Business owners then returned to court, contesting the constitutionality of the 2001 amendments. One lawsuit was brought by bookstores selling pornography and sex toys, most of which operated peep booths; the other by nightclubs that provided strip shows and, in some cases, lap dances by performers.

The central argument in these suits was that the 1994 City Planning study could not be used to justify the new definitions of adult establishments because it was conducted with reference to the original zoning guidelines and so did not document the “secondary effects” that the city had to demonstrate in justifying its policy. The owners argued that the alterations they had made substantially changed their businesses, lessening such secondary effects.

This issue first made its way to the Court of Appeals in 2005, after Supreme Court Justice Louis York found the 2001 amendments unconstitutional but was reversed by the Appellate Division, which ruled that a new “secondary impact” study was not required because the plaintiffs’ conversion of their businesses under the 60/ 40 rule had not really changed the sexual character of the businesses.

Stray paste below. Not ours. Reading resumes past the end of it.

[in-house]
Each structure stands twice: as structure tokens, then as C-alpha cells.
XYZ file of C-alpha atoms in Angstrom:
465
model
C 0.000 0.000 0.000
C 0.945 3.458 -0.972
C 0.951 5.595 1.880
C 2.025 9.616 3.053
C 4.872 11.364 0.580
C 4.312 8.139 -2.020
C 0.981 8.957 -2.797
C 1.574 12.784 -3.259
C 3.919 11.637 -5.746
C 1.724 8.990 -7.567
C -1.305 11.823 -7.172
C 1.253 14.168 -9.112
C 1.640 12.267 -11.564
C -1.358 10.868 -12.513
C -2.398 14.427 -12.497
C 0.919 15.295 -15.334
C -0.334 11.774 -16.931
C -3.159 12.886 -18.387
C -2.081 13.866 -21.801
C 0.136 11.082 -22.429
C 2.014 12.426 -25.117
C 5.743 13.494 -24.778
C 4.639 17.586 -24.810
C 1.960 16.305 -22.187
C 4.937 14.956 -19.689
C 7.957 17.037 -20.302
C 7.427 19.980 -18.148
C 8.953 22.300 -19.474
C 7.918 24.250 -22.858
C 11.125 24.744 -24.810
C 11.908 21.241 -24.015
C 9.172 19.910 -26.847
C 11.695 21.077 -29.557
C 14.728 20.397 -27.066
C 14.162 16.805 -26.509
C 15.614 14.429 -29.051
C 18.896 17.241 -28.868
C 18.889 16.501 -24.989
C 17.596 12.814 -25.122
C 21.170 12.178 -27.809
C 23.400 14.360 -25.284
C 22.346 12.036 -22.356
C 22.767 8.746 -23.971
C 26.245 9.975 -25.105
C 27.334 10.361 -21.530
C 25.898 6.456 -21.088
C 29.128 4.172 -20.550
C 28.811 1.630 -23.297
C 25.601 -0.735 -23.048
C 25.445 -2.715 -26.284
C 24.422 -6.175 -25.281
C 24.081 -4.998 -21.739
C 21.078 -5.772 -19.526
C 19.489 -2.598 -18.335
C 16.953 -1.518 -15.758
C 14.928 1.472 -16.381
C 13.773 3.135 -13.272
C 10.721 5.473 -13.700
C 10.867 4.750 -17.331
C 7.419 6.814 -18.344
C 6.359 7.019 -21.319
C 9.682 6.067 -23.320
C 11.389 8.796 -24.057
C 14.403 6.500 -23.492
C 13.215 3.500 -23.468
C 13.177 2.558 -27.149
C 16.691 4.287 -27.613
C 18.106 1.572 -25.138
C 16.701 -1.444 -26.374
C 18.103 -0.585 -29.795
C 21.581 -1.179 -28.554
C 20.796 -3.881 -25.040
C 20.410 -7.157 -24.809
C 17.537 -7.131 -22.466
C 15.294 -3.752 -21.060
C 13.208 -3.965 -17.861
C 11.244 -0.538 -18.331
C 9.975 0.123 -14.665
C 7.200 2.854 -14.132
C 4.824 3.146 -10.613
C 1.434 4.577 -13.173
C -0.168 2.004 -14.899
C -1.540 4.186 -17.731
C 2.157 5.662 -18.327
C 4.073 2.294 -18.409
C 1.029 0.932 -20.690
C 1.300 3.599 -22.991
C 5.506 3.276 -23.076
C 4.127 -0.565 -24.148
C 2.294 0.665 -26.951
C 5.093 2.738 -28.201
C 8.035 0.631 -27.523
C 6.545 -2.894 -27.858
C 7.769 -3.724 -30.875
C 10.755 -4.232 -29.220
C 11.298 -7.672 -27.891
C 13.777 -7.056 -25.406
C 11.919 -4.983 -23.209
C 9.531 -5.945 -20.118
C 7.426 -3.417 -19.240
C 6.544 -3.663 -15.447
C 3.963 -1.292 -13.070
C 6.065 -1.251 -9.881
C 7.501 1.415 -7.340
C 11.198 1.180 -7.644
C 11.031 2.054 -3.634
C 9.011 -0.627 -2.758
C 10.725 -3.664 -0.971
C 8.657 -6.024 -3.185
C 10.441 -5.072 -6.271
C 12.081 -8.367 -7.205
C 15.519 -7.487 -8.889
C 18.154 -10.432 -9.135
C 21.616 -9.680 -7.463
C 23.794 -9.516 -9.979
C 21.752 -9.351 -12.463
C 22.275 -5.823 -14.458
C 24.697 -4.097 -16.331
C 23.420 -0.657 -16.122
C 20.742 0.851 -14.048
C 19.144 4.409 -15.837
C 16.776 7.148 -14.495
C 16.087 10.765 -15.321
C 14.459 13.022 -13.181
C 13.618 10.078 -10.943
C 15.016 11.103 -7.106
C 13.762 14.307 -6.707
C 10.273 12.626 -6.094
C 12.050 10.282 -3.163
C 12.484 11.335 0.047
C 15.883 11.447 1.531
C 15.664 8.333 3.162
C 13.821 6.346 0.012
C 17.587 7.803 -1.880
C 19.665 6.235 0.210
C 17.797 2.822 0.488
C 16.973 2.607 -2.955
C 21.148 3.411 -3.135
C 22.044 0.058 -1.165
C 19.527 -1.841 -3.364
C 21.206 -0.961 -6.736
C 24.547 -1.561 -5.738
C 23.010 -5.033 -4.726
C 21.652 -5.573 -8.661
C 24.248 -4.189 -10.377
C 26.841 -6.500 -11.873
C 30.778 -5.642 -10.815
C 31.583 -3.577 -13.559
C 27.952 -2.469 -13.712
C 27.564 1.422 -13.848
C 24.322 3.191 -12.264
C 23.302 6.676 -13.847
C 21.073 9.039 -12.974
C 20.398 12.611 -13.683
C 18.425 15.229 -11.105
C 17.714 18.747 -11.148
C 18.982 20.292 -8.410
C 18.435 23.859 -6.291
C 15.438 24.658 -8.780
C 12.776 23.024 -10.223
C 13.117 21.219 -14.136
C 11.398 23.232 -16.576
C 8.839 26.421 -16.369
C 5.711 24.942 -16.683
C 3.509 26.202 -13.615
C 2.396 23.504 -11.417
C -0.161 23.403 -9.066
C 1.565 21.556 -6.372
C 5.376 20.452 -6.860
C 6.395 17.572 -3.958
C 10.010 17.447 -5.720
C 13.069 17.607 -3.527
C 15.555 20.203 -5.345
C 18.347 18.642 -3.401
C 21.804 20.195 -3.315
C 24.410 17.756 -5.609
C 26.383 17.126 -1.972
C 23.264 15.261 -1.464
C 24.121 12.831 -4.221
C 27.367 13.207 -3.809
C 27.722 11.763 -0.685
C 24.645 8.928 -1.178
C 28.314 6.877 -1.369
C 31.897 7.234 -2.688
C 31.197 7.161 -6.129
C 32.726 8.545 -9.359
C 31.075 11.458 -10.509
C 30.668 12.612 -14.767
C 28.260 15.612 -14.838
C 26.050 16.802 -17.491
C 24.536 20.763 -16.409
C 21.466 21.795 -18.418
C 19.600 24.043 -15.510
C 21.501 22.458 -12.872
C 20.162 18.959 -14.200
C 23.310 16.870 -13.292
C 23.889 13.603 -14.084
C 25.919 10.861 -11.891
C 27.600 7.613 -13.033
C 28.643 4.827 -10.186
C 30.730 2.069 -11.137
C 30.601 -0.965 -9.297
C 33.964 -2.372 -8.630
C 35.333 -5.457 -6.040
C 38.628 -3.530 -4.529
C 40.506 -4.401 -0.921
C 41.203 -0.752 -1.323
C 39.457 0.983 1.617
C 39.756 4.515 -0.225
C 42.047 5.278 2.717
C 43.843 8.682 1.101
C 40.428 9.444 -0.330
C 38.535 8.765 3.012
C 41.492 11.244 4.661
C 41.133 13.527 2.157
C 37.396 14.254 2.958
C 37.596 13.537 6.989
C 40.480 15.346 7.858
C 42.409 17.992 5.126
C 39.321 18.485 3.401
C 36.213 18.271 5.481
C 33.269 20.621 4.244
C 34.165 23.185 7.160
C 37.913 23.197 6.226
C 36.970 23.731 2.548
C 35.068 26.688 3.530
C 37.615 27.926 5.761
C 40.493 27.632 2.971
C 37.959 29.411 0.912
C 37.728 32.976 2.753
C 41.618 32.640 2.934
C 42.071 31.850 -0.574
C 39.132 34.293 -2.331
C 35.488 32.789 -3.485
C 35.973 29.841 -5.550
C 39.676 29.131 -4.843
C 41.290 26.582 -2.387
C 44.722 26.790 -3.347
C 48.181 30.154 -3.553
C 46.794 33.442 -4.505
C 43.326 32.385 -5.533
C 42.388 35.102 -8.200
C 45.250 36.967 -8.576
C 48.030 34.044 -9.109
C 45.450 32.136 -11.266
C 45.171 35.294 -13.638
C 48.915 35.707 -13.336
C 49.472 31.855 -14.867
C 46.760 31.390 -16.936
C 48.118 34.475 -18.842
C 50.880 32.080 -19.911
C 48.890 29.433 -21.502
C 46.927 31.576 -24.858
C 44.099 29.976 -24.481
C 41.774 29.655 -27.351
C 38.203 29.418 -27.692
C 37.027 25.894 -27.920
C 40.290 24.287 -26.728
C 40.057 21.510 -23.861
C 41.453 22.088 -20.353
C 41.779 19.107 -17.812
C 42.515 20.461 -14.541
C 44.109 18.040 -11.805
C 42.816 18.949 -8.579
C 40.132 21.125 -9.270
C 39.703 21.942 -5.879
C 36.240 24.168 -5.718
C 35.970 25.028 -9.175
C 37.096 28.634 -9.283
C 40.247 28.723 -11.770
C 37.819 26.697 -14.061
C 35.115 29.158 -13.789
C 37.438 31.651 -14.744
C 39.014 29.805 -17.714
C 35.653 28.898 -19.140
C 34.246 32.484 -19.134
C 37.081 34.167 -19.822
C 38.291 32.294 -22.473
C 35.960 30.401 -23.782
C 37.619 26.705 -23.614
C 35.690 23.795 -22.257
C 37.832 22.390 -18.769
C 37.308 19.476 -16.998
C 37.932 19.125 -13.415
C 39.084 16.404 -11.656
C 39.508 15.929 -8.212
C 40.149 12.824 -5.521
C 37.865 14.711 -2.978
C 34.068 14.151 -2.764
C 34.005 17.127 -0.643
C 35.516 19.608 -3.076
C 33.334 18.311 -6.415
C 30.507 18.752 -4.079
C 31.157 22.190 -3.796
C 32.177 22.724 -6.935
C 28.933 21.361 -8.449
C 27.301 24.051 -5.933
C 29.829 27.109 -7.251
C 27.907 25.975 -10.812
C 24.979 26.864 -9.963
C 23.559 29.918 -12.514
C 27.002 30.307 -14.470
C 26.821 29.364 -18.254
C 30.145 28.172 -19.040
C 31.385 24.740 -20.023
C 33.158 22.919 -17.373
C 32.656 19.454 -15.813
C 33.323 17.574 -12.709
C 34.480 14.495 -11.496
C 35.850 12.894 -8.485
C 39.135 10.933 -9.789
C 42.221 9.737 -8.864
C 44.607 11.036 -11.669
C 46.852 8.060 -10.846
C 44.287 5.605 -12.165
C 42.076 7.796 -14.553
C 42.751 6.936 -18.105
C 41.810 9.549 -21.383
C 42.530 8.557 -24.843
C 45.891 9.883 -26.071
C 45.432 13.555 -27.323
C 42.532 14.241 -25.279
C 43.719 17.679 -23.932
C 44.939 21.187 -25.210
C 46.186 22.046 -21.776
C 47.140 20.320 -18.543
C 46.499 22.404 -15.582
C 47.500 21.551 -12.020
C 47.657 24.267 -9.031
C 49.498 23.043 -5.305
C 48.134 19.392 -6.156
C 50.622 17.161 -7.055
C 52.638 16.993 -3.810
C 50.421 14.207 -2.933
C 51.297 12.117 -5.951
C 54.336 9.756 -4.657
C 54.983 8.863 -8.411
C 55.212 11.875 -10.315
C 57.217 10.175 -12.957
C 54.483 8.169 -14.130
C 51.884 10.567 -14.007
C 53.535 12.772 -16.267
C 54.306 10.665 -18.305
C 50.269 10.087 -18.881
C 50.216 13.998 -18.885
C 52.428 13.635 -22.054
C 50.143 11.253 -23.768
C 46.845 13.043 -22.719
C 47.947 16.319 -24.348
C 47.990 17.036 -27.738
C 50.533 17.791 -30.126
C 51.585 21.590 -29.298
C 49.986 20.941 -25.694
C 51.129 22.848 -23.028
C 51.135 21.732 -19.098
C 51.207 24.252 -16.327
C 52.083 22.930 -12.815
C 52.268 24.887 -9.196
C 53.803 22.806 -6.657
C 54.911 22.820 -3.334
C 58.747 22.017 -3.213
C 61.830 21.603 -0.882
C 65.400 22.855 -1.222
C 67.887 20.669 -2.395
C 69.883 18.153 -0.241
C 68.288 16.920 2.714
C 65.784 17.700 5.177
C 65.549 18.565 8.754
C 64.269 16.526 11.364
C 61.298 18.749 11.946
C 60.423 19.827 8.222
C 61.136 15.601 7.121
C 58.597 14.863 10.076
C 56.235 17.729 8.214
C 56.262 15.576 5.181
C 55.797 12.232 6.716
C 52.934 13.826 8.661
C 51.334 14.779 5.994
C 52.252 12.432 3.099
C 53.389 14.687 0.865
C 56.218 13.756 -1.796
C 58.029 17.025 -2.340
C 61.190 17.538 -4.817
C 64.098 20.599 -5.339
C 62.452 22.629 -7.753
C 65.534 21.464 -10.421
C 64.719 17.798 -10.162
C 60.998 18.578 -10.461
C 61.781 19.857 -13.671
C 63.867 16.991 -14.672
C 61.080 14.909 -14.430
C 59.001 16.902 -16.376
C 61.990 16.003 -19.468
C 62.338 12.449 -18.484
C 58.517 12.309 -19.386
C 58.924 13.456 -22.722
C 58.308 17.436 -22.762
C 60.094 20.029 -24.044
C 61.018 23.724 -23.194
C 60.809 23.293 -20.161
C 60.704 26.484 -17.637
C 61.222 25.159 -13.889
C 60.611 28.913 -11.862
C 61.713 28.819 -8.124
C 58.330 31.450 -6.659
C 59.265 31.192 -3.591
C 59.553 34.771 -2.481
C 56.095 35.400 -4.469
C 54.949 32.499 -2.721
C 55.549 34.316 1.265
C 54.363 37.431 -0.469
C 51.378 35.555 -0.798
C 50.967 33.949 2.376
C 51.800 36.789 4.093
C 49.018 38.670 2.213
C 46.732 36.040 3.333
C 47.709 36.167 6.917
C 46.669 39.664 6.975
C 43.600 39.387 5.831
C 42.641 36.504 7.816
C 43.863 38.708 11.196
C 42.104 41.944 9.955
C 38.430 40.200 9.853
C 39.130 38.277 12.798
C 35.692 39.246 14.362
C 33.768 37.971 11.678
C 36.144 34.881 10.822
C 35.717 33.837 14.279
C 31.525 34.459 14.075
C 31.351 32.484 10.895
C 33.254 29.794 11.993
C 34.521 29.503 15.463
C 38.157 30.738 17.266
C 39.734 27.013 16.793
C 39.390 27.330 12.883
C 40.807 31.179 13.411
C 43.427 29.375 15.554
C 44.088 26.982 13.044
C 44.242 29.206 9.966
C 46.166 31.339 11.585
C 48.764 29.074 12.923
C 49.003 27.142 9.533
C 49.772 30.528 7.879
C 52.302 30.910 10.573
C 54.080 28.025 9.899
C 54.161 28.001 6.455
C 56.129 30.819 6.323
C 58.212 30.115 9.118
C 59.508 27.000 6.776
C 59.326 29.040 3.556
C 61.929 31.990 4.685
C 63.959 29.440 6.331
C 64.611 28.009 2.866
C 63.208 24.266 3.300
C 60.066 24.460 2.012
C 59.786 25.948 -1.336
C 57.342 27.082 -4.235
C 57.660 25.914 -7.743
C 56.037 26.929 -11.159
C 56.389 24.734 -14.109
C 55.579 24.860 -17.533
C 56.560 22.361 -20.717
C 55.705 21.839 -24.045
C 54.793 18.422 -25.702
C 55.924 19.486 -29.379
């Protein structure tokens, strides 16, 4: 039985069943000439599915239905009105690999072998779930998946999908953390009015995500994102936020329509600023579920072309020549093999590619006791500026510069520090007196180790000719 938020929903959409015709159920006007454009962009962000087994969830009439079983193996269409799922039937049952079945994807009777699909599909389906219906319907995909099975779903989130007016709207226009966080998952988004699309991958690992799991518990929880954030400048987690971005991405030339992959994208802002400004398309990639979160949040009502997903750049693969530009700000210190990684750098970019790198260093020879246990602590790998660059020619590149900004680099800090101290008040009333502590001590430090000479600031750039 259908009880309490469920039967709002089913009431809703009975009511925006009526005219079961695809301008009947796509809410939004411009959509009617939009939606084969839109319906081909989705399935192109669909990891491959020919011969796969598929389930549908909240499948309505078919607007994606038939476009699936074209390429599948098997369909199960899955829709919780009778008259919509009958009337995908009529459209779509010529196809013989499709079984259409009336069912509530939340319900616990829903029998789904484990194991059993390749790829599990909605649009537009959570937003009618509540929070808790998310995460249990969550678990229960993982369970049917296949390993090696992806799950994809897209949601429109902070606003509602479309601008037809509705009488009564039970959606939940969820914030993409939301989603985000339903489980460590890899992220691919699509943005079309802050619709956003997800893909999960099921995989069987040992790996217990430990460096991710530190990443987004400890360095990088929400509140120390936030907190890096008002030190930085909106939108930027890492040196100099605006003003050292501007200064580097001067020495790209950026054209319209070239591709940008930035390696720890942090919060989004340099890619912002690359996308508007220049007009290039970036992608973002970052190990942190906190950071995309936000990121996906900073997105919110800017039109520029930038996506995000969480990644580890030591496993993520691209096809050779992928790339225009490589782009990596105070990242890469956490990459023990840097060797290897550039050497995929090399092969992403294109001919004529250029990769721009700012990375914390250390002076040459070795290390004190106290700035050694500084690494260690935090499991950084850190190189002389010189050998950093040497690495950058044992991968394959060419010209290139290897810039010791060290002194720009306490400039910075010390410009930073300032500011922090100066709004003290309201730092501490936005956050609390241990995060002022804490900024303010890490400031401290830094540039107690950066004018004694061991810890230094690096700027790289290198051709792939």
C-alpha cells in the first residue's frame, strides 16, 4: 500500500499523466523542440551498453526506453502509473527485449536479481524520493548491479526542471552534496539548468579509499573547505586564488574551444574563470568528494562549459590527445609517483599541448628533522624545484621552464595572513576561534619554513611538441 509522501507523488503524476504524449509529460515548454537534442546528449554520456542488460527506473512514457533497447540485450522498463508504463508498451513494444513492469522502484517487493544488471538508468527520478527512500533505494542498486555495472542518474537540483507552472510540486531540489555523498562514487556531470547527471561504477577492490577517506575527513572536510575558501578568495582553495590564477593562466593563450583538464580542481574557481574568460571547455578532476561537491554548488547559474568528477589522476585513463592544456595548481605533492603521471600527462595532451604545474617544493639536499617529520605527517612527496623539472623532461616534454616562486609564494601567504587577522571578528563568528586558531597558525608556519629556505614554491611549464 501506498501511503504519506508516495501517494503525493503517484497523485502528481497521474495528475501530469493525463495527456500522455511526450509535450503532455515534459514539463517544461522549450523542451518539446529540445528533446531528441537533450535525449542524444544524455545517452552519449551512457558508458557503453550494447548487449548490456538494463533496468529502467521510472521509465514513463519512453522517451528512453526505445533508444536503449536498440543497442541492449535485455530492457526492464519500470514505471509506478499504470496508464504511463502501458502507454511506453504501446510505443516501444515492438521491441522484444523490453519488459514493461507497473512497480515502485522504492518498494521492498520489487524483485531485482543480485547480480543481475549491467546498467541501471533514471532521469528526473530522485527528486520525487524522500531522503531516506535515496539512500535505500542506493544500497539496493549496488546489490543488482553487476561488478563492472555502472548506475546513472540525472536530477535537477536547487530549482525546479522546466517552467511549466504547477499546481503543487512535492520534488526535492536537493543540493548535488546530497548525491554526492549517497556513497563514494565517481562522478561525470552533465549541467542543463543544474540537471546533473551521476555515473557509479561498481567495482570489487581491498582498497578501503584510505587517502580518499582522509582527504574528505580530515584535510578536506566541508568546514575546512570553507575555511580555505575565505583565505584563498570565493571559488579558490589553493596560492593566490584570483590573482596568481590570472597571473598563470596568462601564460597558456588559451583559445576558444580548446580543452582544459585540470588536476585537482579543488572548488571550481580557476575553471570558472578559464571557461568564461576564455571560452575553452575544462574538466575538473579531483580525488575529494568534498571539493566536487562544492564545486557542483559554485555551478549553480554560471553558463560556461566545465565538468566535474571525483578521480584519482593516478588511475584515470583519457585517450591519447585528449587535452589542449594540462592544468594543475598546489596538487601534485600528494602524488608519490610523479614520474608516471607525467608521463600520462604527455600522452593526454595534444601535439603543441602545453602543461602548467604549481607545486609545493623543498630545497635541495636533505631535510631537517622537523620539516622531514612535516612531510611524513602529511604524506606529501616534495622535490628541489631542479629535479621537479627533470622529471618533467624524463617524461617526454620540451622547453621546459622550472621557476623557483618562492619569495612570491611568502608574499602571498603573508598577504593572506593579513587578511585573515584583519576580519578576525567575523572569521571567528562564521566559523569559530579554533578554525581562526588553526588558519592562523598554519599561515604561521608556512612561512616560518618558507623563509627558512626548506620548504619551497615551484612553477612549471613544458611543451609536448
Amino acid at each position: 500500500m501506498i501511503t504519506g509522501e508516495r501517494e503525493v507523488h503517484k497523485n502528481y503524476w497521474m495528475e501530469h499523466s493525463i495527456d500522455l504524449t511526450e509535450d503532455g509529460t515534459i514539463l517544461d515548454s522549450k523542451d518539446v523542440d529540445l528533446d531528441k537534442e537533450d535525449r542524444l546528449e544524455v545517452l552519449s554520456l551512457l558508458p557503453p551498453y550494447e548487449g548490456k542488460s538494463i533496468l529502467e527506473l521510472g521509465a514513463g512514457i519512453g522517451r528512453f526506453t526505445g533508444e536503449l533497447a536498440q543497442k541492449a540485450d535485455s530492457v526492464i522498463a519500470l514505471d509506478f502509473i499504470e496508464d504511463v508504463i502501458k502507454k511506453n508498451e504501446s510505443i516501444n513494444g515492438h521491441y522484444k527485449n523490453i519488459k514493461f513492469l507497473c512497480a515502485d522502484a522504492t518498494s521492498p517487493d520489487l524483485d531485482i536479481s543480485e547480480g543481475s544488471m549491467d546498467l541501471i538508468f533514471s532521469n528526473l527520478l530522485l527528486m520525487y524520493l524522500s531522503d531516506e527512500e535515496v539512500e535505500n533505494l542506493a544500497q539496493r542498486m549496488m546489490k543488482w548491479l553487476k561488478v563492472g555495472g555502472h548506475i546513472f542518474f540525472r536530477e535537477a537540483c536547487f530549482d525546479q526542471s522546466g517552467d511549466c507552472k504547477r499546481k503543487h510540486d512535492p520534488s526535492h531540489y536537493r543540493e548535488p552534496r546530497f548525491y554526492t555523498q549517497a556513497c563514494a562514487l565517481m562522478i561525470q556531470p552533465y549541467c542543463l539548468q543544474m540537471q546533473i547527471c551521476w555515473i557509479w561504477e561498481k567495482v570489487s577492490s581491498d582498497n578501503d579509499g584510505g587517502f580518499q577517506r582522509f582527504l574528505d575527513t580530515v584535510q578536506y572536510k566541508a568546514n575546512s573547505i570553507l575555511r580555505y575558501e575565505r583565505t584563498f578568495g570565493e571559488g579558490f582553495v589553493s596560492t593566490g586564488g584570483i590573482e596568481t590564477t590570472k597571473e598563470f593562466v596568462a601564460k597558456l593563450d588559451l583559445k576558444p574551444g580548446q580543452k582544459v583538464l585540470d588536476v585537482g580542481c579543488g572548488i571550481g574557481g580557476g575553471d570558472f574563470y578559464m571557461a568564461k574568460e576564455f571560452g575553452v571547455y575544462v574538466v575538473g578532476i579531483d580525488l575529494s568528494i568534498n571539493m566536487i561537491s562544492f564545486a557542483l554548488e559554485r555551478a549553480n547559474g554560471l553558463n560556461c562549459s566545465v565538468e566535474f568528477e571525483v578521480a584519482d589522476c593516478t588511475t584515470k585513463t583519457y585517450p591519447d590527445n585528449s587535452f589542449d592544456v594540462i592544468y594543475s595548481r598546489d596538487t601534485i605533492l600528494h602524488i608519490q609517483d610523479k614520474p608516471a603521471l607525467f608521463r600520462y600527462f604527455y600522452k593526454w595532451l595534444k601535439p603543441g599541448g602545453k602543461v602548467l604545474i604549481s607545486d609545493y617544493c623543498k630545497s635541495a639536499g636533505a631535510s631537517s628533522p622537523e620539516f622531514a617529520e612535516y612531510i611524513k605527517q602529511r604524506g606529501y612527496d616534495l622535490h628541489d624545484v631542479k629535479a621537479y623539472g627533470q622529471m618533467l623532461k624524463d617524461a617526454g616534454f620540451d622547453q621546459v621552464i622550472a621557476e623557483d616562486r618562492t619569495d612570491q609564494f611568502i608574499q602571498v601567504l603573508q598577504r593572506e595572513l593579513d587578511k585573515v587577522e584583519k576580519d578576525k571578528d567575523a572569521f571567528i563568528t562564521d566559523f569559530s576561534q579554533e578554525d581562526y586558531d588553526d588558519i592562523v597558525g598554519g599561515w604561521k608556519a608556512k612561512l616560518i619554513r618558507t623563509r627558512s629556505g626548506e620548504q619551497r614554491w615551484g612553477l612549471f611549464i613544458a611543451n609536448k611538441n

The Court of Appeal disagreed with the Appellate Division’s approach and sent the case back for further proceedings. In doing so, the high court established a three-stage test for the zoning regulations.

First, the city had to show that it had a “substantial interest in regulating a particular adult activity.” On that score, the 1994 City Planning study did the trick, so the burden was put on the plaintiff businesses to show that the city’s evidence “does not support its rationale.” If the plaintiffs met that burden, the city in turn would have to show that the businesses had not so transformed themselves that they “no longer resemble the kinds of adult uses found to create the secondary effects” in the original study.

The 2005 Court of Appeals disagreed with the Appellate Division, finding that “plaintiffs had furnished evidence disputing the city’s factual findings, shifting the burden back to the city to supplement the record with evidence renewing support for its rationale.”